EUREKA – Local law enforcement is not only dealing with crime but an even deeper issue; mental illness. Is there a solution to this growing problem impacting the criminal justice system?
“A lot of times the reason they’re out there committing that crime might be attributed to their mental illness that isn’t being treated when they’re on the outside,” says Humboldt County Sheriff’s Officer Administrative Sergeant, Dennis Griffin.
As the issue of mental illness continues to grow in the community so does the desire to find an effective solution for those in need.
“We’ve had an increase in acuity in mental health issues in our population in recent years, both in the jail and folks that are not associated with the jail,” says Humboldt County Department of Health and Human Services Senior Program Manager, Mark Lamers.
Where inmates have access to mental health support while incarcerated, re-entering the community can be different story.
“The area of deficiency historically has been when they get out of custody, when they transition from custody to the community,” says Humboldt County Sheriff’s Officer Lieutenant Duane Christian.
Humboldt County Chief Probation Officer, Bill Damiano, is responsible for a new community project, called Sequential Intercept Mapping, which will look at how the correct community support could help change the lives of those struggling with mental illness.
“The sequential intercept mapping is really about getting all our local stakeholders together to take a look at what our processes are around dealing with mentally ill offenders in the criminal justice system,” says Damiano.
“We’ll be able to look at the whole flow of all the processes of those with mental health issues go through with all of our systems. Not only with the jail but probation, mental health hospitals, housing, veterans, substance abuse treatment; to try and figure out how to provide the most beneficial services to folks with mental health issues so that we can divert them out of the correctional system,” says Lamers.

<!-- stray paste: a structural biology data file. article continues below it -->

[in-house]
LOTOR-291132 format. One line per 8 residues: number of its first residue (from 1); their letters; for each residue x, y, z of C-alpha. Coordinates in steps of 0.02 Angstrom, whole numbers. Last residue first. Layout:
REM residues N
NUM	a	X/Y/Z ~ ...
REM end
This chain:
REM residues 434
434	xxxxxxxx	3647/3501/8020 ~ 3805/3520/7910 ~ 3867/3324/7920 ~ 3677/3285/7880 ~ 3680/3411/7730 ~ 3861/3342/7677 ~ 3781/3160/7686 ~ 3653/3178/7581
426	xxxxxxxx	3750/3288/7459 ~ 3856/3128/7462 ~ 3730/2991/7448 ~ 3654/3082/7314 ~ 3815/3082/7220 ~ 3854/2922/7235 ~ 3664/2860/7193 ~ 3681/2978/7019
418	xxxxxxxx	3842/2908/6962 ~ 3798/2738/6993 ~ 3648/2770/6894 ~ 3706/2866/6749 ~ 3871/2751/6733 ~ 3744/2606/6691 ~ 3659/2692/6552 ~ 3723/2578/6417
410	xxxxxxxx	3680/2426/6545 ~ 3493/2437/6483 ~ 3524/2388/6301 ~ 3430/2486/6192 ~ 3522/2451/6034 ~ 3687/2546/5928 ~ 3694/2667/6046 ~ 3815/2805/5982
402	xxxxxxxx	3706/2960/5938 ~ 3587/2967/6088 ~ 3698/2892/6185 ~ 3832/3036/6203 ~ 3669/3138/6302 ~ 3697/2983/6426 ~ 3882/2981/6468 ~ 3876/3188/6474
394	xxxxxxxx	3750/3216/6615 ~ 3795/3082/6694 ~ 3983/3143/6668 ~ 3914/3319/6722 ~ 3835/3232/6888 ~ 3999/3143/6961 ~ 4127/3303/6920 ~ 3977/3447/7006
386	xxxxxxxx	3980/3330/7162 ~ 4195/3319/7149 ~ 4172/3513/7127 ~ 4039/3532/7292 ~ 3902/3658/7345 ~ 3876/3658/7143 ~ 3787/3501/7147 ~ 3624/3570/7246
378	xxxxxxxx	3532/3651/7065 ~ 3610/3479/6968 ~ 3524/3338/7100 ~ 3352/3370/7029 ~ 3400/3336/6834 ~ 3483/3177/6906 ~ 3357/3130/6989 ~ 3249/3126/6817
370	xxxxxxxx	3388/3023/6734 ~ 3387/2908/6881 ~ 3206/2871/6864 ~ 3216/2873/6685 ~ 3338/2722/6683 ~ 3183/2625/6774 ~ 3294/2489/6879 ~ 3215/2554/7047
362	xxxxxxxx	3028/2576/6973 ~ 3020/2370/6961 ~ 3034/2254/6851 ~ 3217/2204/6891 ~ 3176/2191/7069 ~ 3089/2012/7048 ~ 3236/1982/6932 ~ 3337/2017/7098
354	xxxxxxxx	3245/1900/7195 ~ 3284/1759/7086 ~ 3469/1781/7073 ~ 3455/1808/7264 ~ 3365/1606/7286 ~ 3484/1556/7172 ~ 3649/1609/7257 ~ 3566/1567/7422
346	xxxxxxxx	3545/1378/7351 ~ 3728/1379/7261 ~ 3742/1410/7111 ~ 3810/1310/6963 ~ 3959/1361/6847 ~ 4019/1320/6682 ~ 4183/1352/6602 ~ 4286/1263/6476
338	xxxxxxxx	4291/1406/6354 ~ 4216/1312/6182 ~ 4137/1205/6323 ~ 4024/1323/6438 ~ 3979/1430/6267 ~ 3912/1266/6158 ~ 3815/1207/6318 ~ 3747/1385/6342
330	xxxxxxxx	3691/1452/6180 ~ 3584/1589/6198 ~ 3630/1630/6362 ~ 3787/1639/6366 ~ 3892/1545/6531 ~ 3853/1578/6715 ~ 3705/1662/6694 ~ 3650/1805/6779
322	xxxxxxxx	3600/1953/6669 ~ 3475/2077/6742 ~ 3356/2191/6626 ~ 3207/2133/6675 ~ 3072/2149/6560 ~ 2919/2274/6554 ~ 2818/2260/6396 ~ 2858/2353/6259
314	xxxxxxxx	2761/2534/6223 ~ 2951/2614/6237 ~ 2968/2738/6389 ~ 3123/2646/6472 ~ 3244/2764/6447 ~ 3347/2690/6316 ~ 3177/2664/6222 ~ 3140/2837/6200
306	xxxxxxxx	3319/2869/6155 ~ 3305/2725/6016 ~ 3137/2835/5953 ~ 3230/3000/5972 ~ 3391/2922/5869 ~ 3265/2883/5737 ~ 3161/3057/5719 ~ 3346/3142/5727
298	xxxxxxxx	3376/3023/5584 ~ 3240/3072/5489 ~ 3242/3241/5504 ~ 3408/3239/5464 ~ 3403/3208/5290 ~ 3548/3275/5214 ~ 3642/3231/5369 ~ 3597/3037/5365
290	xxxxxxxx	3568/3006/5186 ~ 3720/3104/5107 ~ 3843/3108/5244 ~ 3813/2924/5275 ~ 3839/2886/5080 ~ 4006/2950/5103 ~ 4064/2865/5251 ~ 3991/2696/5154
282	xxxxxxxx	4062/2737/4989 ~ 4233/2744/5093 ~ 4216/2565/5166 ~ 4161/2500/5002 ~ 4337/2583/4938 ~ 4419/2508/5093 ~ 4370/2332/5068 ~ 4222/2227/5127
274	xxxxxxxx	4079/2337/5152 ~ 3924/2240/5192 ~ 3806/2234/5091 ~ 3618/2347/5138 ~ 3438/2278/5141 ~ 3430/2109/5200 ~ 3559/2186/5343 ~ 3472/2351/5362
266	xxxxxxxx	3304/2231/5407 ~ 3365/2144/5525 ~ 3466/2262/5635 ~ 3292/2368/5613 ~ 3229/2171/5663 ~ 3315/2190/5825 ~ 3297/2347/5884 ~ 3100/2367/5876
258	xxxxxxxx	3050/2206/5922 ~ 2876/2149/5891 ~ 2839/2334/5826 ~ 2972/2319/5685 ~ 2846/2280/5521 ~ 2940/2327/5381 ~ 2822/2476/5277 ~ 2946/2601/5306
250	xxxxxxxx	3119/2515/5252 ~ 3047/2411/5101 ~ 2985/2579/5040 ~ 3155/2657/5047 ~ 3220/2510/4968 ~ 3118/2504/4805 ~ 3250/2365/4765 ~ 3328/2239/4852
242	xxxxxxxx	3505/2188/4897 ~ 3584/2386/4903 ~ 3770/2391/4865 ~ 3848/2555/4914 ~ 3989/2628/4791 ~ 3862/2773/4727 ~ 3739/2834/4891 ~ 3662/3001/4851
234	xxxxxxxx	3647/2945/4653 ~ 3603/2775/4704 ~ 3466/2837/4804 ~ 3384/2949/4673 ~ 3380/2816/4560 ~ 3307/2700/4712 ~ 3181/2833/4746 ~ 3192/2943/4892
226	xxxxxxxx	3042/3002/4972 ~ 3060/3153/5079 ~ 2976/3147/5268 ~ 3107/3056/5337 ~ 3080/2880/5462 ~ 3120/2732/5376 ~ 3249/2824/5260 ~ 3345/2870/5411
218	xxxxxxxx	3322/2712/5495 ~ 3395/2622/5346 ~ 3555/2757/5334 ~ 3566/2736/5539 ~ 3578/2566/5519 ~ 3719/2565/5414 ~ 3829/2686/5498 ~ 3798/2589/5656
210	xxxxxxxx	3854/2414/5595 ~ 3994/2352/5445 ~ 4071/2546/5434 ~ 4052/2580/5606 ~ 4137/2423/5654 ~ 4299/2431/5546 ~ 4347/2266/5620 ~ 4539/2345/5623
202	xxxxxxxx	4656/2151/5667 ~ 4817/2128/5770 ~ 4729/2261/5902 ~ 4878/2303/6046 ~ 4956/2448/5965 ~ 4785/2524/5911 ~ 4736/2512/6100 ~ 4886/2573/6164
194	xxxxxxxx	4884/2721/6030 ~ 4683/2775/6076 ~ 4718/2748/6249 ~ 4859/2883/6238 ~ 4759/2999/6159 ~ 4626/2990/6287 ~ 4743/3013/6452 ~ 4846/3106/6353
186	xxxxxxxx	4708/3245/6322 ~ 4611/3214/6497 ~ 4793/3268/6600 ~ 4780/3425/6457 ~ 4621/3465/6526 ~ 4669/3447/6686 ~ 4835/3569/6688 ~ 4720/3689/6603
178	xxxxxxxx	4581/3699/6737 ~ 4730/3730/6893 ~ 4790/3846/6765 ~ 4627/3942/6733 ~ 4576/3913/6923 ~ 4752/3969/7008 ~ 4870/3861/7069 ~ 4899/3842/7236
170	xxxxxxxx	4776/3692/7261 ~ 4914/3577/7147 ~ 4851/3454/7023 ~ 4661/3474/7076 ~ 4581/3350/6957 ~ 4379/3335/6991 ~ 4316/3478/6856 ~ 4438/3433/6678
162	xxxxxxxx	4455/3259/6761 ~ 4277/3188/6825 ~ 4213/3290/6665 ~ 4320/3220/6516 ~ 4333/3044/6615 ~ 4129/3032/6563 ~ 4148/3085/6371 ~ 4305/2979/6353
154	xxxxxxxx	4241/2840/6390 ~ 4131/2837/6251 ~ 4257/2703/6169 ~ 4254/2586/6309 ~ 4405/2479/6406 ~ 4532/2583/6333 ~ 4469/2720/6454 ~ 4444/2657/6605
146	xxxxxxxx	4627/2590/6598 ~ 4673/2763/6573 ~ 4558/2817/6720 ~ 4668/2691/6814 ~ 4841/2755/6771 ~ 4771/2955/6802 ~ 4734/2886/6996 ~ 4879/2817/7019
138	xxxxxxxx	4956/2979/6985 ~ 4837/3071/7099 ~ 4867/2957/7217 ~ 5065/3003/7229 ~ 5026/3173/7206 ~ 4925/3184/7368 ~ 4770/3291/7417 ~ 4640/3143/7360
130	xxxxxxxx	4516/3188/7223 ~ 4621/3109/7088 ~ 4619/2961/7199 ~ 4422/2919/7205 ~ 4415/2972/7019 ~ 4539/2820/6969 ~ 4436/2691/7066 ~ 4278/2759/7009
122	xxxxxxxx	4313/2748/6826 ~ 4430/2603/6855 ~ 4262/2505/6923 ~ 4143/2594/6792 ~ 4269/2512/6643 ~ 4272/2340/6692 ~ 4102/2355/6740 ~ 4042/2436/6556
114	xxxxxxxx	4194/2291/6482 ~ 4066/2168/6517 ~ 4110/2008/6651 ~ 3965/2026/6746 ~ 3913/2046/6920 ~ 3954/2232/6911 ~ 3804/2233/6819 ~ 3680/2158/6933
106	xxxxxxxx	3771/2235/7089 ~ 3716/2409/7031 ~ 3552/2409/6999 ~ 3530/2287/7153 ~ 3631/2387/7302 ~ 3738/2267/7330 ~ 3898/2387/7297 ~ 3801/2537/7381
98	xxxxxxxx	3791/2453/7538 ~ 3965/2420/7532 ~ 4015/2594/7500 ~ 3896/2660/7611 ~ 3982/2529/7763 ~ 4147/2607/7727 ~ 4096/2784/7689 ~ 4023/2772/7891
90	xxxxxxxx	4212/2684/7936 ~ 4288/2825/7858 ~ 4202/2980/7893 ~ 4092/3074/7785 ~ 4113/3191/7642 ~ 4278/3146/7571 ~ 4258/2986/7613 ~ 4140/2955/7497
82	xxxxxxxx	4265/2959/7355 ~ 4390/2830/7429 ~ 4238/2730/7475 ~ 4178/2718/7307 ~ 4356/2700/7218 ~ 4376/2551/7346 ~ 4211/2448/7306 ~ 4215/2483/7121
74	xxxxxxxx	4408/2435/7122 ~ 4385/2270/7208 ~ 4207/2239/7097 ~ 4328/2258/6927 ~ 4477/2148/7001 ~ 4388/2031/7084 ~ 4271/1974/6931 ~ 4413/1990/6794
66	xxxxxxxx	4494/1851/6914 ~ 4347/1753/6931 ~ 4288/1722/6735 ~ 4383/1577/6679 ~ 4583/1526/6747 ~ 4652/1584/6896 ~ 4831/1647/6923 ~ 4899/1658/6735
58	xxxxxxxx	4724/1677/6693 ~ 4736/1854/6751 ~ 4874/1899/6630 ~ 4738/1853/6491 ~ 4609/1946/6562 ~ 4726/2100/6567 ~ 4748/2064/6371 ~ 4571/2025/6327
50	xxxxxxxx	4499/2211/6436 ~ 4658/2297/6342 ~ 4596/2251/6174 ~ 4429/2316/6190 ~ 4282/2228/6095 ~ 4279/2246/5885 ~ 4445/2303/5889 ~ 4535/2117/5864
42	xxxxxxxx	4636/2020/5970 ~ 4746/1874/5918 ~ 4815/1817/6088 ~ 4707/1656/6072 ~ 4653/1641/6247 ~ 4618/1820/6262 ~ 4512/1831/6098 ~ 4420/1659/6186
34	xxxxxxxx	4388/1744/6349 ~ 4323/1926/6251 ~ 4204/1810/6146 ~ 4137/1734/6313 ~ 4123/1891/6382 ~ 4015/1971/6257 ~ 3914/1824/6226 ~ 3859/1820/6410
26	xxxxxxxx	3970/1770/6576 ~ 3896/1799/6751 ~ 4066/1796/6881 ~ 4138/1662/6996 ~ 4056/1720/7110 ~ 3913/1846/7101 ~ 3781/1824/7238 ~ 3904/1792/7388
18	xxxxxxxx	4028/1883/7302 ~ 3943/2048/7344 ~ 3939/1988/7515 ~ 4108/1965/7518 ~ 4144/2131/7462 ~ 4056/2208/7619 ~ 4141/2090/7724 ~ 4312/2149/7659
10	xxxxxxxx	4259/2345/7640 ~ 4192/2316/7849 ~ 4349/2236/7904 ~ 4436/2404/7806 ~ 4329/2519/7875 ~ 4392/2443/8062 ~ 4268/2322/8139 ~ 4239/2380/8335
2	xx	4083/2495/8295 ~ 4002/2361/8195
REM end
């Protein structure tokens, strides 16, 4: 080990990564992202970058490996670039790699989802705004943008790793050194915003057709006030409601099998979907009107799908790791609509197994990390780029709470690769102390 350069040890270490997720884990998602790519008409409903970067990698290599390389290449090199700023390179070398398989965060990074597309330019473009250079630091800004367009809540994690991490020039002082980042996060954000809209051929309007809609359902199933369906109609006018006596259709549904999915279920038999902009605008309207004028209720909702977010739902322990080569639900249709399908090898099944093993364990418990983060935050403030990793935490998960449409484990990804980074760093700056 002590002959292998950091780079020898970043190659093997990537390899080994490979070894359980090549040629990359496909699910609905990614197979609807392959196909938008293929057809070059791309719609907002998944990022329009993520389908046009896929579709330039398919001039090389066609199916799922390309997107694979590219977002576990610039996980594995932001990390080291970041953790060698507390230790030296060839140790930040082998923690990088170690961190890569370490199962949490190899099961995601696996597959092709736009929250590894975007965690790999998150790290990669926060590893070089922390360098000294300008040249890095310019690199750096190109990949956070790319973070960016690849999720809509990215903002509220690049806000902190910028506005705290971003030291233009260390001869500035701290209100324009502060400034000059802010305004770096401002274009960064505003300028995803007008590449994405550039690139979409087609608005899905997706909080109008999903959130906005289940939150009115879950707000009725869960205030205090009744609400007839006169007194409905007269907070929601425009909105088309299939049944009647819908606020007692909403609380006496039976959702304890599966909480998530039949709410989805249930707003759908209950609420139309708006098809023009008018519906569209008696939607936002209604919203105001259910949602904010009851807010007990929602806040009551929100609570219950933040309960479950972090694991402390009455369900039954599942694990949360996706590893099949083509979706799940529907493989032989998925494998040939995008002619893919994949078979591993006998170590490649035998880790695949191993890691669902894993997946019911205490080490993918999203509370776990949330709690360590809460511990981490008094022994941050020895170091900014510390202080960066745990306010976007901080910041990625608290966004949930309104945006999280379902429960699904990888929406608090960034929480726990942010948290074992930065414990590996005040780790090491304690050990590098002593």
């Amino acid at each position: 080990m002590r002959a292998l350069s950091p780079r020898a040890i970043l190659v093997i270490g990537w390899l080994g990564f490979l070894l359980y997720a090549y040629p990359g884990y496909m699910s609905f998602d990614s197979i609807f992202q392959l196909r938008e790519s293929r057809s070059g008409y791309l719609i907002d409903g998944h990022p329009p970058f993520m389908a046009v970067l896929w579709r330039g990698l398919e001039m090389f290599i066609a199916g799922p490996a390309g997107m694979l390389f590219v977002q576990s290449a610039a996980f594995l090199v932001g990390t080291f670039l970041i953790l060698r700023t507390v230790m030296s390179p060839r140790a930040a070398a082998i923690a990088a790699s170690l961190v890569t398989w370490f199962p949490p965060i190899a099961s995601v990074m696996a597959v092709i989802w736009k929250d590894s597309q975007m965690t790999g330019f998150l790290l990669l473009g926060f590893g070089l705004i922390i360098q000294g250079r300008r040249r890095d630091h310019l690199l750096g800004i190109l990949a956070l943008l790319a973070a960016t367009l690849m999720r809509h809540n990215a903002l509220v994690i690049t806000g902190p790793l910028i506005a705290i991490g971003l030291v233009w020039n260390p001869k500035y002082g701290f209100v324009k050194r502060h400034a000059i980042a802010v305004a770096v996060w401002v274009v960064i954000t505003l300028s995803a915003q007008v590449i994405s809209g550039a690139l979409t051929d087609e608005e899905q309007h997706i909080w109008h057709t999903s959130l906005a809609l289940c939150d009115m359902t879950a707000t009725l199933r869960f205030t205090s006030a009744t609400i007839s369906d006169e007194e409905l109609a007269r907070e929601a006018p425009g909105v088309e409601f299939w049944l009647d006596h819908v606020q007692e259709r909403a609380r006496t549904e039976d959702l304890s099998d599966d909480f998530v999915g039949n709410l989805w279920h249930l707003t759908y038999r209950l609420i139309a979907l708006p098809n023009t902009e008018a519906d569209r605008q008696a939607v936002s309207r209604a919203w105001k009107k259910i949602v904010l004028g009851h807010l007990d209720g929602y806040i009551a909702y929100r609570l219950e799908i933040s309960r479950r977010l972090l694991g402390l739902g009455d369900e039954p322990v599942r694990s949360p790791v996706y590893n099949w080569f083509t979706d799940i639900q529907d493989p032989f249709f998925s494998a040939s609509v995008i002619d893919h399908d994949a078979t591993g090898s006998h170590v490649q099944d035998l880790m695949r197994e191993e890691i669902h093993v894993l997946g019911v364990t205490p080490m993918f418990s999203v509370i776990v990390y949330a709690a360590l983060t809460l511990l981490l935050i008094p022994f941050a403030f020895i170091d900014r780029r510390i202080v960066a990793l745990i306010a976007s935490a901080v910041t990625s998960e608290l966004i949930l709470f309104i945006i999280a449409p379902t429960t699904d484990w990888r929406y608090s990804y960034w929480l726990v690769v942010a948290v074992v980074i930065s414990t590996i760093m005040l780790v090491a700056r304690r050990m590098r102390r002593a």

“Ideally folks would not end up in the criminal justice system,” says Damiano.
Come January law enforcement, jail representatives, behavioral health services, and many other departments in the community will come together for a two day workshop. They’ll look at the process of dealing with mentally ill offenders throughout the justice system, from before the arrest to post-incarnation. The hope is to be able to provide enough support in the community to prevent them from entering or re-entering the criminal justice system.
“Hopefully the community will be able to identify areas where we can develop new interventions or new programs that can divert people away at an earlier stage in the process. I think that a lot of the system partners recognize it’s more humane to deal with people in social services setting opposed to a justice setting. The justice system isn’t really designed to deal with mental health issues,” says Damiano.
While it’s a step in the right direction, it’s a process only time will tell if the new potential programs will have a positive impact in the community.
“Essentially our interest is in helping to restore people’s lives, rehabilitate people,” says Damiano.
“What I think as a community and as a criminal justice system that we can do better is identifying the difference between the two; between the crime and the mental illness and taking steps to have the rest of the criminal justice system, as far as probation, jail and stuff, move towards helping them with their mental illness. So I think the more that we do that, the more stuff in the community we have to build them up and improve their everyday life I think the less the jail will be a mental health facility, “ says Christian.
These changes are not just confined to corrections; the Humboldt County Sheriff’s Office just announced mental health workers will be added to their crisis negotiation team. All of these updates are an effort to help bring mental health support to where it’s needed most.